Your GP can advise you if you’re worried you’ve been trying for a baby for a long time, without any success. If you’ve been trying for a year or more (or six months or longer if you’re a woman over the age of 35), speak to your GP about it. However, this doesn’t mean you have a medical problem.
But if you’ve been trying for a baby for two years or more, during which time you’ve had regular unprotected sex, there is a chance that either you or your partner (or even both of you) may have a fertility issue.
According to the NHS, for nearly a third of people who have fertility problems there is no reason – this is called unexplained fertility problems by doctors and other healthcare professionals. Otherwise fertility problems may be caused by a low sperm count or poor quality sperm in men, or because a woman does not ovulate regularly or because her fallopian tubes are damaged or blocked.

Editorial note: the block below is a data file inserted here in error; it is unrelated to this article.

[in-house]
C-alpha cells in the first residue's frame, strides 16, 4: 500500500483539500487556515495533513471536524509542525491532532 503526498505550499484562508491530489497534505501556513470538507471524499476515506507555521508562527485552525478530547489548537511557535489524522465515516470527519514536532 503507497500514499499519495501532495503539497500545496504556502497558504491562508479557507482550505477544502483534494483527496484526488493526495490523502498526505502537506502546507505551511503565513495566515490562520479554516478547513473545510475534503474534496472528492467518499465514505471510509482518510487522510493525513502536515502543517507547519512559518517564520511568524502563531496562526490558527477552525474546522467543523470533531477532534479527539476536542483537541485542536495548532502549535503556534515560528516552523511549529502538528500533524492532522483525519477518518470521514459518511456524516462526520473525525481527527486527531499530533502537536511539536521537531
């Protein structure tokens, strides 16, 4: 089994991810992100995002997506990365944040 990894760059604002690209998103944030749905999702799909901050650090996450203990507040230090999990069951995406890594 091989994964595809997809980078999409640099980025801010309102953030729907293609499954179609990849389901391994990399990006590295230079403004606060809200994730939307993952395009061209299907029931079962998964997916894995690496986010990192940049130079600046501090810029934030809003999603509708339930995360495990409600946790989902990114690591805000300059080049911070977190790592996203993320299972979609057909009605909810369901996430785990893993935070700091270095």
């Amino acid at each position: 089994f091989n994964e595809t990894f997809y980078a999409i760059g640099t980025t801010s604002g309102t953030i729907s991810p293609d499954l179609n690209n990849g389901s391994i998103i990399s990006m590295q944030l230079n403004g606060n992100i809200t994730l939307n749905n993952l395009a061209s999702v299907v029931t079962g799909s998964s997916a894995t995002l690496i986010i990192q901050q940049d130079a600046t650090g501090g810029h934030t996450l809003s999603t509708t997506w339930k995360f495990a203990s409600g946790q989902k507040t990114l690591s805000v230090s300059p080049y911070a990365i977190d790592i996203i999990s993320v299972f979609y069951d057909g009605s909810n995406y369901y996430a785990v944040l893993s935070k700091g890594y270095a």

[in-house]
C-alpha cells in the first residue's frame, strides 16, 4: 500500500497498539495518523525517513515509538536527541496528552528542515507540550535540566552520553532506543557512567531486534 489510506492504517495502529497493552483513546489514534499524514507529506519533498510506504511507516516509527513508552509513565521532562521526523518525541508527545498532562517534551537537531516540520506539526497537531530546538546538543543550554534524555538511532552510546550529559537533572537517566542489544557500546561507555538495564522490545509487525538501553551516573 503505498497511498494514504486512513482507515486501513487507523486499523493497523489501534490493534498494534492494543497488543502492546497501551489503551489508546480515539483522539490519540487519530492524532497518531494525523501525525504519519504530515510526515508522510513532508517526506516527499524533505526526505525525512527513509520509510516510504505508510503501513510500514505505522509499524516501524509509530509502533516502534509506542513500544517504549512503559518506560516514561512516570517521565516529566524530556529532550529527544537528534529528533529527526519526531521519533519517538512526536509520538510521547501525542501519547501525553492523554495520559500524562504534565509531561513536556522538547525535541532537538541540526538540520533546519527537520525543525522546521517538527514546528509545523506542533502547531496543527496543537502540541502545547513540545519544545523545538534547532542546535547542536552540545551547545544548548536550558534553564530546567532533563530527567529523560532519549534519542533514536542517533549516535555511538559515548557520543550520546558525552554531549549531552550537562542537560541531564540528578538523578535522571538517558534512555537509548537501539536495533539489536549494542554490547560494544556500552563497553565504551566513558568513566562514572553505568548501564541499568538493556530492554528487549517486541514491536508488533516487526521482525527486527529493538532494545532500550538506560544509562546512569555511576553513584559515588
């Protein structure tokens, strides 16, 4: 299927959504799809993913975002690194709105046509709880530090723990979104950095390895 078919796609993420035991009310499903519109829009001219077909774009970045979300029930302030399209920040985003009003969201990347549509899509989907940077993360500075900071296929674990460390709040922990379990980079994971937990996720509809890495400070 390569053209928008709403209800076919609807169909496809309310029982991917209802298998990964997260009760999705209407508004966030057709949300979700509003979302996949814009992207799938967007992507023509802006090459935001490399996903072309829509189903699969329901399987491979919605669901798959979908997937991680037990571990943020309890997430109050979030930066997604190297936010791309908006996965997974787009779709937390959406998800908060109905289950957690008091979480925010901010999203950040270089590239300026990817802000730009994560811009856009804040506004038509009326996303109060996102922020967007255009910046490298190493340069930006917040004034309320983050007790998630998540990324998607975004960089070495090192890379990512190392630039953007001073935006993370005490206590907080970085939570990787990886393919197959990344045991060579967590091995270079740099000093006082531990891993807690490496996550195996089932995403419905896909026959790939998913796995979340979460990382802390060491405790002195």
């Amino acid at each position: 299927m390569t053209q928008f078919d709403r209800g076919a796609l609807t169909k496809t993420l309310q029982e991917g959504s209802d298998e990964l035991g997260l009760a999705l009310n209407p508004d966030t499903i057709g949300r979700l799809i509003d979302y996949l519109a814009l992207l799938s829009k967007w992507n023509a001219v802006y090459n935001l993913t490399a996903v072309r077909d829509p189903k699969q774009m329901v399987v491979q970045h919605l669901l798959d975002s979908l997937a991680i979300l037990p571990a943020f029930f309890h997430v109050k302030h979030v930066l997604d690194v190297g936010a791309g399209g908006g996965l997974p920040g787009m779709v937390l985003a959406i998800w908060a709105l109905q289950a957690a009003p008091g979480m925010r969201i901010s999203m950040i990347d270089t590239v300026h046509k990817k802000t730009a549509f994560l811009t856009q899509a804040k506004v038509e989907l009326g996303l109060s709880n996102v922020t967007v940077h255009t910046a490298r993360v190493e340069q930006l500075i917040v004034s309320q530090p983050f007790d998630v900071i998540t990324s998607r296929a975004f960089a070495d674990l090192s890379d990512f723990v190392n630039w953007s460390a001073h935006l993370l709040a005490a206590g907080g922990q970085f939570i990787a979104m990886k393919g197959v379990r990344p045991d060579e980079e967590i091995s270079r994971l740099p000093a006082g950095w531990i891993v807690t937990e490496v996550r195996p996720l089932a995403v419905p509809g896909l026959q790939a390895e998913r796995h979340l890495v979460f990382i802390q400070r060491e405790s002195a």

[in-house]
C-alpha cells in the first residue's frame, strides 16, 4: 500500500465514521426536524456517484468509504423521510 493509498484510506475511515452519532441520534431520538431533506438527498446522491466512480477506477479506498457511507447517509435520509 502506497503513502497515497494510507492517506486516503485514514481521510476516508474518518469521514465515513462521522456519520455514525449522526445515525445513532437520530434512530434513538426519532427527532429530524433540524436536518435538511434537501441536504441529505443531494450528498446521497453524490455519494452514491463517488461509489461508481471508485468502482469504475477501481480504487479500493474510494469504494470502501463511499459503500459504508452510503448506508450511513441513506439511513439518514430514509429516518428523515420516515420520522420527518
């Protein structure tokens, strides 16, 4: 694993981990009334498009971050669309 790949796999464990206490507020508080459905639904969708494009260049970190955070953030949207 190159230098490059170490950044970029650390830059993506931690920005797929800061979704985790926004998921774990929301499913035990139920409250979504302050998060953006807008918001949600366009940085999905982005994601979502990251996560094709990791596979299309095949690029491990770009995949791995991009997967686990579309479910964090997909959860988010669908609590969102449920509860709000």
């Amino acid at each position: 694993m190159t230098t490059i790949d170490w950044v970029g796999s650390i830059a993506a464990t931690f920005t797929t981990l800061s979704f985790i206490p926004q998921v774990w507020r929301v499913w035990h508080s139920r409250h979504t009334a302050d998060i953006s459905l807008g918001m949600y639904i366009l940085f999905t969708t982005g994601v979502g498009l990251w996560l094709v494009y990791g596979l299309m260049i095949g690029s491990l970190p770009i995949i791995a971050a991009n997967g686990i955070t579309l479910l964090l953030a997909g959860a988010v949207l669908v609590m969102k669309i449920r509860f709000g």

If you’re worried that you may have a fertility problem, see your GP for an initial assessment.
Natural conception support
Having the healthiest lifestyle possible may increase your chances of becoming pregnant. That means eating a nutritious diet, cutting down on alcohol, taking regular exercise and not smoking. Taking certain natural supplements may also help support your body while you try for a baby – and during the pregnancy itself – including the following:
Government health experts advise all women who are planning a pregnancy to take a daily supplement of folic acid. A member of the B vitamin family, folic acid is essential for a baby’s development during the early weeks of pregnancy, and helps prevent serious brain and nerve defects such as spina bifida.